Shop around for parts
ALWYN VILJOEN learns not everyone likes to pay less for their car’s oil filters and brake pads
FOR South Africa’s automotive parts price guru, Porsche this year turned up the biggest surprise among the 11 cars nominated for the 2015 Car of the Year (Coty) title.
Pinetown resident Malcolm Kinsey told Wheels that compared with other premium vehicles in its class, “the Porsche Macan parts are very well-priced”.
The air filter on the Macan is, for example, half the price of that in the Corolla 1,4 D4-D and the big German’s rear brake pads are almost R60 cheaper than that of the Japanese sedan.
Still, said Kinsey, overall, the Corolla’s parts basket is the least expensive of the 11 cars.
“This is because Toyota aims to make all their models affordable throughout their life cycle,” he said, adding that the Prospecton factory works hard to make all the vehicle components — from the typical wear-and-tear parts to panel-beater parts — affordable for the average South African.
Kinsey revealed that perception plays a strange part in parts pricing.
“Cheap does not always make clients happy. Some people actually want to pay more for the same make of parts if it is fitted to more expensive cars,” he said.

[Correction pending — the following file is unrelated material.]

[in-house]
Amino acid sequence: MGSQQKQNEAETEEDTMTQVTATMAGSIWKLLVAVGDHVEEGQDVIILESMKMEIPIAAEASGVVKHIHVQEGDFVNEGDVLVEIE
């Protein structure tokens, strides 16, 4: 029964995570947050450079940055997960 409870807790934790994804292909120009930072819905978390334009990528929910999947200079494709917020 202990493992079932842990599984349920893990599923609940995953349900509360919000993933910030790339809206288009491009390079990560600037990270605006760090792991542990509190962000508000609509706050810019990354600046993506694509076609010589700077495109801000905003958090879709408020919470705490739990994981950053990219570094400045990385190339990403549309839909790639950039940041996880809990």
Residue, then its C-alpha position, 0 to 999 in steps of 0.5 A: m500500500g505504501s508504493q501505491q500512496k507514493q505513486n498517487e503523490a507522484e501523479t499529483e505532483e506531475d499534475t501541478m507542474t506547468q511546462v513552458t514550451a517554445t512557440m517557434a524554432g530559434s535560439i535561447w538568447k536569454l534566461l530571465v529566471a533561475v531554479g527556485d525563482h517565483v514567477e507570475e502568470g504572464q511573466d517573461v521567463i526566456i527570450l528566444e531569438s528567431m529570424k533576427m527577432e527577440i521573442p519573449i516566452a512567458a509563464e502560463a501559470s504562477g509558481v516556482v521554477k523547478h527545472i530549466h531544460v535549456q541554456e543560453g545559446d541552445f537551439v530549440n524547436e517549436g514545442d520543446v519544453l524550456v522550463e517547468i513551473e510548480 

Kinsey is still the only man to have towed a four-berth caravan up Sani Pass in a 3,0-litre Ford Saphire auto and he holds several fuel-consumption records in various sizes of car.
Asked if the perception that French cars have expensive parts is still valid, Kinsey said this idea is long outdated.
He pointed out that the parts basket of the Citroën C4 Picasso e-HDi 115 Intensive on the Coty shortlist is just over R21 k more than that of the Corolla. He said that in the past few years, the local French representatives have done a huge amount of work to reduce their parts prices in every way possible.
“They, for example, now ship smaller parts in the same box as what a bumper gets packed in. This has reduced their number of shipping items by about 25%, which correspondingly has reduced their freight costs and of course, some of their parts prices by about the same margin.”
He said the real price shock for most people lurks in the panelbeating lists. Replacing a hail-damaged bonnet can range from R2 301,72 on the Corolla to R20 234,87 for the BMW M4 Coupé.
Replacing a hail-damaged front windscreen will cost the least in a Renault Duster (R2 679,89) and about R10 500 in both the Subaru WRX and Honda Accord 3,5 V6 Exclusive.
As always, Kinsey warns buyers that his price lists are averages and he urges all car owners to shop around when they service or panel-beat a car. “The manufacturers cannot enforce their recommended prices. We have, for example, found the same parts in Durban are up to 10% more expensive than in Johannesburg or Cape Town,” said Kinsey. • More on www.kinseyreport.co.za
Maria Sharapova helped launched the Porsche Macan, which has surprised SA’s parts price guru Malcolm Kinsey (left inset) with its well-priced parts among the 11 Coty finalists.